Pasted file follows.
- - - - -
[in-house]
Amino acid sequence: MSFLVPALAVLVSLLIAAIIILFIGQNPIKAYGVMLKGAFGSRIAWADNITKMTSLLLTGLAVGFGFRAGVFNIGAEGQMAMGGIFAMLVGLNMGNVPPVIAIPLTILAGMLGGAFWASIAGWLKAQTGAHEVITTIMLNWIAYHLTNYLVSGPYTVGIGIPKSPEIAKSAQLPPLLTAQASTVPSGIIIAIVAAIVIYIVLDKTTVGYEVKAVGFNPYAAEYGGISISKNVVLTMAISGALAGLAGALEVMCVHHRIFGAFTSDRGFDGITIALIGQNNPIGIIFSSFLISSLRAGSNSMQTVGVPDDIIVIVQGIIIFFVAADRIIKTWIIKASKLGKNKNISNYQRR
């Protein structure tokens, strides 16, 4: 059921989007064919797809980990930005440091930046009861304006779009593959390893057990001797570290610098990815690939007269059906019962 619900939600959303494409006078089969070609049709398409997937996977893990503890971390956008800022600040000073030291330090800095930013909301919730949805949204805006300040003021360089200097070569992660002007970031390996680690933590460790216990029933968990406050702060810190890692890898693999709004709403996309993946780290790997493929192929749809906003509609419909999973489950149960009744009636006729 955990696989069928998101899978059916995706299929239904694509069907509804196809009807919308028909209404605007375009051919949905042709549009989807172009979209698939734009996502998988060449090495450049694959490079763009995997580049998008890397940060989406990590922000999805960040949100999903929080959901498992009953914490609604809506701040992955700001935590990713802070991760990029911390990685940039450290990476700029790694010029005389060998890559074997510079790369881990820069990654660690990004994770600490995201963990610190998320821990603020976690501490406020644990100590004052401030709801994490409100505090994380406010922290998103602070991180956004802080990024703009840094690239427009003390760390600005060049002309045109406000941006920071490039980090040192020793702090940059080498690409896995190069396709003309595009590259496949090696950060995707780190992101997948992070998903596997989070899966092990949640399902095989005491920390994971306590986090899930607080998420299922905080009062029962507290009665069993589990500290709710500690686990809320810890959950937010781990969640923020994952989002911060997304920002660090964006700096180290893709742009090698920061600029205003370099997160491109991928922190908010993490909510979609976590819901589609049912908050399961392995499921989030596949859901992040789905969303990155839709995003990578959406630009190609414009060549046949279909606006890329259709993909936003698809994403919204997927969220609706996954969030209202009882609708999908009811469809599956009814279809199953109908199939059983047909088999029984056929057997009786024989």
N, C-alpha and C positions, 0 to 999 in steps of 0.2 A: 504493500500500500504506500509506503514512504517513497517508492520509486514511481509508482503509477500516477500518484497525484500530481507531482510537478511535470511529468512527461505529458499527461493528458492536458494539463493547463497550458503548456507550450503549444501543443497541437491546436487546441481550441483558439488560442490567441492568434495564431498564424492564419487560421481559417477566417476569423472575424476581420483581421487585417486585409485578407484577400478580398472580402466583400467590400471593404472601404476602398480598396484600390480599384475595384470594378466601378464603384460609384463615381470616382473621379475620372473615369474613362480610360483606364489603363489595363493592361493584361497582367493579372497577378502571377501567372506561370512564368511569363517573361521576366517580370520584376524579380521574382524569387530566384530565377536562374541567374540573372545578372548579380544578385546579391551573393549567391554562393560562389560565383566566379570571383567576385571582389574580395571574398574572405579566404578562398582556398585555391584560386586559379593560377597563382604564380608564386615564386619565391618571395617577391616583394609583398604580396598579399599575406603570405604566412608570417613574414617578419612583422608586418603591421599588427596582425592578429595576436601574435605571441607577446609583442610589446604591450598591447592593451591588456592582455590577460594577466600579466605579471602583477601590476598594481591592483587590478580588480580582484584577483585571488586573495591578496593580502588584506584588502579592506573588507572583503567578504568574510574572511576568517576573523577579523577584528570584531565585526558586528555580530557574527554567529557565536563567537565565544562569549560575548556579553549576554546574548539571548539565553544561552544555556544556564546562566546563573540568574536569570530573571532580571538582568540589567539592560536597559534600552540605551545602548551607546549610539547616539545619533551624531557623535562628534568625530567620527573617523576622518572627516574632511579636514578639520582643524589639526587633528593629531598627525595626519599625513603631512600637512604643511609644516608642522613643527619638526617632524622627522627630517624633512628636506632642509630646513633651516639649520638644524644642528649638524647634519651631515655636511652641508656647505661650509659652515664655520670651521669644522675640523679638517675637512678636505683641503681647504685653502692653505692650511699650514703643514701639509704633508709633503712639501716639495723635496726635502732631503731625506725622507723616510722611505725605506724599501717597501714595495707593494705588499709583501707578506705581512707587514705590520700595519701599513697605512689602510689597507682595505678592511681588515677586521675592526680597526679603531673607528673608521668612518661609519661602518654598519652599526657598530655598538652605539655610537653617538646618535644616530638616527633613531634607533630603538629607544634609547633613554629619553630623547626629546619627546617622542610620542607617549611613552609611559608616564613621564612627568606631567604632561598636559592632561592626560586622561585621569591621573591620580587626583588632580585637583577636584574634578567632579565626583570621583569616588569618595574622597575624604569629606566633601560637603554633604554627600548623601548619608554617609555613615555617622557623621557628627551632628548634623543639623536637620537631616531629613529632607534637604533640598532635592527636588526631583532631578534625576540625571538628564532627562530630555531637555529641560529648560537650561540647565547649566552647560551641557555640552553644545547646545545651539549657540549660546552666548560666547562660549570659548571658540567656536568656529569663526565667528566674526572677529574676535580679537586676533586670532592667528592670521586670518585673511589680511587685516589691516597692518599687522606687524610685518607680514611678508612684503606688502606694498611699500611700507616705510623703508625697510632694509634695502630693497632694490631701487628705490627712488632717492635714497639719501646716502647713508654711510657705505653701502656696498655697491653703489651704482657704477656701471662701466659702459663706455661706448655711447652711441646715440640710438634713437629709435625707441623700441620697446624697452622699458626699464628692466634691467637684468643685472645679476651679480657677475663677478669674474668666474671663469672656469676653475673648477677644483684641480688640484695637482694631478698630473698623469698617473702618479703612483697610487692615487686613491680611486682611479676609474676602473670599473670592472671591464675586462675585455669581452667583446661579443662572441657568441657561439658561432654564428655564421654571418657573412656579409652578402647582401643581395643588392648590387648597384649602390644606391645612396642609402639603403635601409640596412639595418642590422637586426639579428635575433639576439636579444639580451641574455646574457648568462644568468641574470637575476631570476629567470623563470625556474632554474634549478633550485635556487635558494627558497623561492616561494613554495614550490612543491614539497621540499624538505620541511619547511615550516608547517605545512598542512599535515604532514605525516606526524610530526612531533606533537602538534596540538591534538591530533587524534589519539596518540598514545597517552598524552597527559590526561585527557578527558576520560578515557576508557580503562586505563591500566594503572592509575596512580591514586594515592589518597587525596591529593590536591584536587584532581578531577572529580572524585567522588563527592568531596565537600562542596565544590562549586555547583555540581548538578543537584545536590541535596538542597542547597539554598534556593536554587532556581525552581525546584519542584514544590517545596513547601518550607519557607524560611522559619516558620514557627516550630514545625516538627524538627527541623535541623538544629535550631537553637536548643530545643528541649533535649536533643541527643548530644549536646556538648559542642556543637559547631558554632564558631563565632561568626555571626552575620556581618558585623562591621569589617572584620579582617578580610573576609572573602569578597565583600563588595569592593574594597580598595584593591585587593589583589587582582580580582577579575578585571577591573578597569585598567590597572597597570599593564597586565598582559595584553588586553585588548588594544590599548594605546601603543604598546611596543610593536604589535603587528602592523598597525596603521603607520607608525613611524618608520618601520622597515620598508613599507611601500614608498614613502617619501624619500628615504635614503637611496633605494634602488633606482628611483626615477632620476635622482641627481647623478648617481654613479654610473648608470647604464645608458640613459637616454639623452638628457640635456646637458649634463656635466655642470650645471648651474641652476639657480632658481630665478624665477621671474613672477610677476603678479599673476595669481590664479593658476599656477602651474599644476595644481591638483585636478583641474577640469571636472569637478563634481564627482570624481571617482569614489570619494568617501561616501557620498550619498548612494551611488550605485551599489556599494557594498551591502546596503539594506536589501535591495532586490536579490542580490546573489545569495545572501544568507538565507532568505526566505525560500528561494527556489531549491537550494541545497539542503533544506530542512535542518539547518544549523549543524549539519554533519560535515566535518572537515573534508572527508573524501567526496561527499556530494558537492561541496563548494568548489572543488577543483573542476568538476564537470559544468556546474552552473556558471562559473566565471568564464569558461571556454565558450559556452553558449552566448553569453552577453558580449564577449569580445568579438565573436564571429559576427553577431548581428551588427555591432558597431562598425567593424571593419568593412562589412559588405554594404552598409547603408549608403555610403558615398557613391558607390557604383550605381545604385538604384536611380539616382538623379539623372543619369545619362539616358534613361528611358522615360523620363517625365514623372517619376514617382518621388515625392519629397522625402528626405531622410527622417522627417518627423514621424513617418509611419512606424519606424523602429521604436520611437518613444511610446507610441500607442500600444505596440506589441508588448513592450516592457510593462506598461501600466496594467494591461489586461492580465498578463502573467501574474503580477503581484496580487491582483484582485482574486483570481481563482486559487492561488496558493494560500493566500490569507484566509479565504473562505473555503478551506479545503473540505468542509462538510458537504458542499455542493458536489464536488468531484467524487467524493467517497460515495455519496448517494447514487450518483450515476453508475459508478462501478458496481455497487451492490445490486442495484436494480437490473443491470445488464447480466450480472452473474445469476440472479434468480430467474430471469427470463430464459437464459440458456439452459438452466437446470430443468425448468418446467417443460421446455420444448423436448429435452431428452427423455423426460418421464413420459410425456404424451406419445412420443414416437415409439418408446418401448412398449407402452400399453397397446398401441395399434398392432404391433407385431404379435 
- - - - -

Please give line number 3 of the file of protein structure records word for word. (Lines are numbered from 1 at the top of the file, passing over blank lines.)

């Protein structure tokens, strides 16, 4: 059921989007064919797809980990930005440091930046009861304006779009593959390893057990001797570290610098990815690939007269059906019962 619900939600959303494409006078089969070609049709398409997937996977893990503890971390956008800022600040000073030291330090800095930013909301919730949805949204805006300040003021360089200097070569992660002007970031390996680690933590460790216990029933968990406050702060810190890692890898693999709004709403996309993946780290790997493929192929749809906003509609419909999973489950149960009744009636006729 955990696989069928998101899978059916995706299929239904694509069907509804196809009807919308028909209404605007375009051919949905042709549009989807172009979209698939734009996502998988060449090495450049694959490079763009995997580049998008890397940060989406990590922000999805960040949100999903929080959901498992009953914490609604809506701040992955700001935590990713802070991760990029911390990685940039450290990476700029790694010029005389060998890559074997510079790369881990820069990654660690990004994770600490995201963990610190998320821990603020976690501490406020644990100590004052401030709801994490409100505090994380406010922290998103602070991180956004802080990024703009840094690239427009003390760390600005060049002309045109406000941006920071490039980090040192020793702090940059080498690409896995190069396709003309595009590259496949090696950060995707780190992101997948992070998903596997989070899966092990949640399902095989005491920390994971306590986090899930607080998420299922905080009062029962507290009665069993589990500290709710500690686990809320810890959950937010781990969640923020994952989002911060997304920002660090964006700096180290893709742009090698920061600029205003370099997160491109991928922190908010993490909510979609976590819901589609049912908050399961392995499921989030596949859901992040789905969303990155839709995003990578959406630009190609414009060549046949279909606006890329259709993909936003698809994403919204997927969220609706996954969030209202009882609708999908009811469809599956009814279809199953109908199939059983047909088999029984056929057997009786024989």